I have a question though that is a bit of a jump to side but related to the discussion.

I was reading the "Rectifier Application Handbook" the other day and started thinking about LC filters. If I understood the theory correctly there is critical value of L with this configuration beyond which there will be current flowing through every diode in bridge at all times. Then this should be very desirable as the usual capacitive filter cause the diodes to only pass sharp waveforms of current and thus give unwanted impurities.....

Has anyone played with that idea and have some real life experience. I quess this is also only applicable with quite high and constant current demand as smaller currents require too large values of inductance.
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Old 2nd January 2002, 01:59 AM   #38
jam is offline jam  United States
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I have to agree with Keith this time. heh!

I have never had much luck with pi filters with class b or ab circuits due the changing current demands of these designs, at best they did not hurt the sound or helped little but most of the time they just screwed up the sound of the amp.

The pi filter works well with class a amplifier designs including preamps, tuners and dac's, the key being constant current demand.

Cheers,
Jam


P.S. Sorry Keith I will not be able to make your blood pressure rise this time, by the way how were the fireworks?
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Old 3rd January 2002, 11:06 AM   #39
Variac is offline Variac  United States
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Default remote caps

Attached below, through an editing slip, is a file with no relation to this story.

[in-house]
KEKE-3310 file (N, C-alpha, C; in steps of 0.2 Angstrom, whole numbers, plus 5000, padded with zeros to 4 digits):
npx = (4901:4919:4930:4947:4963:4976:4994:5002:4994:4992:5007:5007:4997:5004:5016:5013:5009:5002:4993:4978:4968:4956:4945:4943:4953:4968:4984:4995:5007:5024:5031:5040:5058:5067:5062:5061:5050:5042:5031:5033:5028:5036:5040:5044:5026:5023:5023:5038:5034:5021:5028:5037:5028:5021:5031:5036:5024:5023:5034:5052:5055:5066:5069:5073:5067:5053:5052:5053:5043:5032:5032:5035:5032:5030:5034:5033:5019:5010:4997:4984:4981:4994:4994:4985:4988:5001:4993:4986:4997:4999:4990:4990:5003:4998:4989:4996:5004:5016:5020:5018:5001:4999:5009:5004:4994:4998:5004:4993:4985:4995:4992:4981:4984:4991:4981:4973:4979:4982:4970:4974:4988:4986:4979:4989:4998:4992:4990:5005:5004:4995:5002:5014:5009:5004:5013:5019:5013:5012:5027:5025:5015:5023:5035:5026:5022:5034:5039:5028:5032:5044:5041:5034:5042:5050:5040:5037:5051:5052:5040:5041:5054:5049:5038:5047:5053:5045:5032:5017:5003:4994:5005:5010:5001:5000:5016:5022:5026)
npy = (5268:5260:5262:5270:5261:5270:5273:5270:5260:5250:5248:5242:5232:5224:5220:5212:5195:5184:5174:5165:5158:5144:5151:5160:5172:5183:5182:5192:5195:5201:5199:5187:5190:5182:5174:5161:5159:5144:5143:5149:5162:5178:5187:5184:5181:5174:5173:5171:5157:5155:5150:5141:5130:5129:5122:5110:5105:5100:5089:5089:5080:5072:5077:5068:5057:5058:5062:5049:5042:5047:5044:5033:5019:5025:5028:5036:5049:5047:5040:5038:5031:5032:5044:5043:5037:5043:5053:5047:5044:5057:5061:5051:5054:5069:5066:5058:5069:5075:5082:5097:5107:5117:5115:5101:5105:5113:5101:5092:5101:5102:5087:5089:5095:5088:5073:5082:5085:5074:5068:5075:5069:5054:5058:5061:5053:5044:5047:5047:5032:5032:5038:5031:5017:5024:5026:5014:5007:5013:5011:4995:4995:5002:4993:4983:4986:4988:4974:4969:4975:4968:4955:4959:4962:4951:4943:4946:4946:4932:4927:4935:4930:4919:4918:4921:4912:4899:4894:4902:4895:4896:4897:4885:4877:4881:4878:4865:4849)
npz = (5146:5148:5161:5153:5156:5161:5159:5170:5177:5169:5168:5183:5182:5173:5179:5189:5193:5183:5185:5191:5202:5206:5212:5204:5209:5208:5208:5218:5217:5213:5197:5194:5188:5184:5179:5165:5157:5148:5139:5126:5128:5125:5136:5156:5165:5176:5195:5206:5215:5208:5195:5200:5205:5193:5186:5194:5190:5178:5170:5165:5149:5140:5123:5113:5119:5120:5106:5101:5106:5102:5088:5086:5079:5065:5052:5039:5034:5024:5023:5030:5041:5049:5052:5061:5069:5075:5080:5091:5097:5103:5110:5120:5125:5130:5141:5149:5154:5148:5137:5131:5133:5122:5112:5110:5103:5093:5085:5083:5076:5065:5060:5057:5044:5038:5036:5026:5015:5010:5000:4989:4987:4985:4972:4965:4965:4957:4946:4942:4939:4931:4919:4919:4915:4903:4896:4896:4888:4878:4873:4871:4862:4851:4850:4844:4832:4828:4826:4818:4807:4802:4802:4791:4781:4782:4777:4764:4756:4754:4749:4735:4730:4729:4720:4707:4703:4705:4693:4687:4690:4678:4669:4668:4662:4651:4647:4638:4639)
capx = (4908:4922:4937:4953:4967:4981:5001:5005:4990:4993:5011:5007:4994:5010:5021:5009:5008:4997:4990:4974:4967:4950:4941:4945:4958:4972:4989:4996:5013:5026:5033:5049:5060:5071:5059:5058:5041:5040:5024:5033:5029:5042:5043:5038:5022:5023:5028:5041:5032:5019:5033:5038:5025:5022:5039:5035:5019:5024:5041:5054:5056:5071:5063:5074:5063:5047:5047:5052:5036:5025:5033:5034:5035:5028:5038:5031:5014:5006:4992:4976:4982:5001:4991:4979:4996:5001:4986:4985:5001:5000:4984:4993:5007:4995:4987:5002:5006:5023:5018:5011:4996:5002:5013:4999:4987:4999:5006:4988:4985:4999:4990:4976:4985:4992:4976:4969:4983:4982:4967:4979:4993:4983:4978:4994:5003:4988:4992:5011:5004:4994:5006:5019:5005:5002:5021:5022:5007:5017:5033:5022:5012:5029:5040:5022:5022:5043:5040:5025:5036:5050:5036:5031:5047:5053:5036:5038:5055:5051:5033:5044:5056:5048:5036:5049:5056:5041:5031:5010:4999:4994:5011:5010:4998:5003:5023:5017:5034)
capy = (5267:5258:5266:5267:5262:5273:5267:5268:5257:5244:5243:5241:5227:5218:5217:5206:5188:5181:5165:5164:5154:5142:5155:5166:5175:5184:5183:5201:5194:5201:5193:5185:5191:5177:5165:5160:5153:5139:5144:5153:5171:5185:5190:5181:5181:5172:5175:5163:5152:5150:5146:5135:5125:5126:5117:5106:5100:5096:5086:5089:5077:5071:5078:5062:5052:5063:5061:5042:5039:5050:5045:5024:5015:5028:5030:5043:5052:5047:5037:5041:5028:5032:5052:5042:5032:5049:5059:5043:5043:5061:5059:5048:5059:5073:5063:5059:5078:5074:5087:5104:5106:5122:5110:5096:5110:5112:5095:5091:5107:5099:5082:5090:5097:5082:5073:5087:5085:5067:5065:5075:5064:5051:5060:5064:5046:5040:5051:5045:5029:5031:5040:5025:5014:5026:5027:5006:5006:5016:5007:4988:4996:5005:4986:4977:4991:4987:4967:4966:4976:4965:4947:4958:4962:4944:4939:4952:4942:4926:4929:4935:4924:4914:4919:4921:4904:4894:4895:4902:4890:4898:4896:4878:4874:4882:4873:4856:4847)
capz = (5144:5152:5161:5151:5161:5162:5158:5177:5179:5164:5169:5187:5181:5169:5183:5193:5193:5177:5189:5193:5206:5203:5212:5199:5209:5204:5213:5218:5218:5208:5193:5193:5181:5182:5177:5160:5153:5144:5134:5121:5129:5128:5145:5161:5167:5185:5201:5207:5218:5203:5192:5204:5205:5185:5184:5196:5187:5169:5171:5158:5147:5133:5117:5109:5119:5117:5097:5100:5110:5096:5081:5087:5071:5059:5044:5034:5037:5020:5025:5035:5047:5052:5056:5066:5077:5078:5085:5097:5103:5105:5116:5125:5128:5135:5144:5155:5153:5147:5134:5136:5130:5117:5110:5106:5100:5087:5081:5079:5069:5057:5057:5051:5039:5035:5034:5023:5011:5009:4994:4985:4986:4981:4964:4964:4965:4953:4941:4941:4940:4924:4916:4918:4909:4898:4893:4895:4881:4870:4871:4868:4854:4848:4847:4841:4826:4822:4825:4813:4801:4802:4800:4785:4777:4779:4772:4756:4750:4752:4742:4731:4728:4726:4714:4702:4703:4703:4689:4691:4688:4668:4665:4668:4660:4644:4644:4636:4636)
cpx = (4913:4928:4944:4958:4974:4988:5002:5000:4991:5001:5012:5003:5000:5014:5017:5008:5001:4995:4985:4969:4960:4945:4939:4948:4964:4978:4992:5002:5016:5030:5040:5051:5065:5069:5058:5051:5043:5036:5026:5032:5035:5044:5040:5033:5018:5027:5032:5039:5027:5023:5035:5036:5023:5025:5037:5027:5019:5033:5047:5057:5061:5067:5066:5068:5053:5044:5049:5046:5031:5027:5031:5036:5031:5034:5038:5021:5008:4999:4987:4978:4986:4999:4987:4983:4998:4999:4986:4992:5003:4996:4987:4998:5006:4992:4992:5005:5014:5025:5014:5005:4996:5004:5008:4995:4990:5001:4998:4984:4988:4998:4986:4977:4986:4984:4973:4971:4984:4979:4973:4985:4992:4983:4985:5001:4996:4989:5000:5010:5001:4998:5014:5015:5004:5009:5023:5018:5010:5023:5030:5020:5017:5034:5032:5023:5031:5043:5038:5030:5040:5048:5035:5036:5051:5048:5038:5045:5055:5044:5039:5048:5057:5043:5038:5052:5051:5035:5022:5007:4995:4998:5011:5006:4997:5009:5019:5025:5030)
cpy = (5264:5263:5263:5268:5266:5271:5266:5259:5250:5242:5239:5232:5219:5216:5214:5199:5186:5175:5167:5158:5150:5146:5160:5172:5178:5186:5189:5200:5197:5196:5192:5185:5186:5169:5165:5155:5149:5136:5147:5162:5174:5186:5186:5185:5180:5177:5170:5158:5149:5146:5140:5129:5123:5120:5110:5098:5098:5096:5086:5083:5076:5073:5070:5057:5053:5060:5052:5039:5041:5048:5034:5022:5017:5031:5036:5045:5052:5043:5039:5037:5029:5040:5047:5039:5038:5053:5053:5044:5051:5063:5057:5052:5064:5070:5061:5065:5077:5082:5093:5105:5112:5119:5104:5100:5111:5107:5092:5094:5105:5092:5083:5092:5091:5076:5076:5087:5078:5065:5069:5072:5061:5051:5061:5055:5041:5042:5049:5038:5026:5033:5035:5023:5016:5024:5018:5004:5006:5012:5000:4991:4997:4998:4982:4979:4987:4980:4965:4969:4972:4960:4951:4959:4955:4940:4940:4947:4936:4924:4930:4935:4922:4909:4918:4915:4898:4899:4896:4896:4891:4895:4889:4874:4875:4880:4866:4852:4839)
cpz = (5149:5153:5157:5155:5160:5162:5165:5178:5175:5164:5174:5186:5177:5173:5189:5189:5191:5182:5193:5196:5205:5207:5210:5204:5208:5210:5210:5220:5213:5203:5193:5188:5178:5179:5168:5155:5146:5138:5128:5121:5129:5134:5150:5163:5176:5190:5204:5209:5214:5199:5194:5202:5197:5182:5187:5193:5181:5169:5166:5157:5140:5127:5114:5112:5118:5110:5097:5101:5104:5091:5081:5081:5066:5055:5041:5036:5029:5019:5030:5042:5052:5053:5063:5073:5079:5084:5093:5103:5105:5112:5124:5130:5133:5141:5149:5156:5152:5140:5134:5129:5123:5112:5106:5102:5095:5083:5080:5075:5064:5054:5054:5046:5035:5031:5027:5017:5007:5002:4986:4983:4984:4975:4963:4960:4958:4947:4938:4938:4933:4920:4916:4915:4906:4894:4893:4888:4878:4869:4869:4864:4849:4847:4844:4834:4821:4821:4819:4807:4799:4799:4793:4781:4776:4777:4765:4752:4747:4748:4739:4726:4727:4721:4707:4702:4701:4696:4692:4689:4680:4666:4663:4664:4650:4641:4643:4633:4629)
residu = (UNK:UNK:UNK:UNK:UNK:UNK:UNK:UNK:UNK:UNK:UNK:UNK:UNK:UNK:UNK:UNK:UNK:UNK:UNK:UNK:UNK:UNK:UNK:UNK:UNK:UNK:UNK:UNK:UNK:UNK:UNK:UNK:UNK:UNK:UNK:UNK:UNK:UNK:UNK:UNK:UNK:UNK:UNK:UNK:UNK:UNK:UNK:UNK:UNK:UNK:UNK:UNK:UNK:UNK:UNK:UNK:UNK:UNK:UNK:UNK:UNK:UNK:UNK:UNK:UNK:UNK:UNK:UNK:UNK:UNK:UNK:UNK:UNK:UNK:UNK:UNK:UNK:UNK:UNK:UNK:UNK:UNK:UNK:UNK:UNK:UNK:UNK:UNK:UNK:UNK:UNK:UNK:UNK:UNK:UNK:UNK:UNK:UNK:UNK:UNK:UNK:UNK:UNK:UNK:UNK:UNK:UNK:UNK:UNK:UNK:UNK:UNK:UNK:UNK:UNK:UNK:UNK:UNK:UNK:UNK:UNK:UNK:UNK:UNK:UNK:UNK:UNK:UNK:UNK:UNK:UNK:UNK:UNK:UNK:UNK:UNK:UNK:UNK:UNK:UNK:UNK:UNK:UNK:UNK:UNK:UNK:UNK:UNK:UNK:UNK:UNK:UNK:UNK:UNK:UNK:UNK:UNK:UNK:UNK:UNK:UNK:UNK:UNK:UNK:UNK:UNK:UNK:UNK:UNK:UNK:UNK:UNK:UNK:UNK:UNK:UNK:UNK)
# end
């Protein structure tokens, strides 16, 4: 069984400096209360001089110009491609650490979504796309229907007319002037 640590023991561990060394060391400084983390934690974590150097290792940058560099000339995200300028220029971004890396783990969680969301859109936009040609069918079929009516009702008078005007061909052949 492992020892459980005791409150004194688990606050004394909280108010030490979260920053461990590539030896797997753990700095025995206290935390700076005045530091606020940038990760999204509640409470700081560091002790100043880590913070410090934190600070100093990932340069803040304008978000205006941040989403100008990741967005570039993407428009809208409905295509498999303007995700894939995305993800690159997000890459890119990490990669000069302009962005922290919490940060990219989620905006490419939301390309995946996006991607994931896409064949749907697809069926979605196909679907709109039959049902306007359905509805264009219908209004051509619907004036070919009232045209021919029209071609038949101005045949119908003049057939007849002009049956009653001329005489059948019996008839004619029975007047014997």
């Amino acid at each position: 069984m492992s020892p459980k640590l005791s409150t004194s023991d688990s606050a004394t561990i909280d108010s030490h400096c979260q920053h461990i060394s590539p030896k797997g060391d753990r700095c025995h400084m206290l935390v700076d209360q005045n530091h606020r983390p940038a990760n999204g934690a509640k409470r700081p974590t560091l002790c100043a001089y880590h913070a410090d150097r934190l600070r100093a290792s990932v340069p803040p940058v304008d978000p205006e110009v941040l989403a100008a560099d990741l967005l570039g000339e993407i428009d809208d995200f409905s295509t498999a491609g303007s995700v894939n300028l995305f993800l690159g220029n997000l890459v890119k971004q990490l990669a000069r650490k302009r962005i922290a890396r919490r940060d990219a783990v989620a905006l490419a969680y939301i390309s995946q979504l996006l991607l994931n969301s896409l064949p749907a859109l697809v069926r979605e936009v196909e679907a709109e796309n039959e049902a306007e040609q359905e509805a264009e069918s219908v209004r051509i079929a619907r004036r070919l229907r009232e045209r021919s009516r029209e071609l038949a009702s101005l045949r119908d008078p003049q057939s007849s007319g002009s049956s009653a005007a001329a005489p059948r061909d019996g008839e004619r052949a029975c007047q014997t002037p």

My Son o Zen will have separate pi filter power supplies.
I was thinking of having the second bank of caps in the pi filter
on board the amp instead of with the rest of the power supply
I figure that this way any very short term fluctuatuations in the average demand on the supply won't have to travel through the umbilical. Also it might filter out any noise the umbilical picks up.
Probably I'll add some film caps there later if the thing turns out OK. Any comments on this? Are both banks supposed to be similar in Mfd or can one be a lot larger?
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Old 3rd January 2002, 01:05 PM   #40
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Mark,
Having the second leg of the PI onboard is an excellent idea. If you're going to have cap banks of different sizes, make the second one (the one closest to the circuitry) the larger one.
I'm a big proponent of film caps, but have to say that the SOZ will give you less bang for your buck in that department than others. Why? Because the current draw from a differential is nearly pure DC (assuming well-matched devices and a balanced signal). I'd say to bypass the electrolytics with...oh, I dunno...say, .5uF to 1uF of film caps and let it go. More than that won't hurt, of course, but you're not going to get all that much sonic benefit from it.

Grey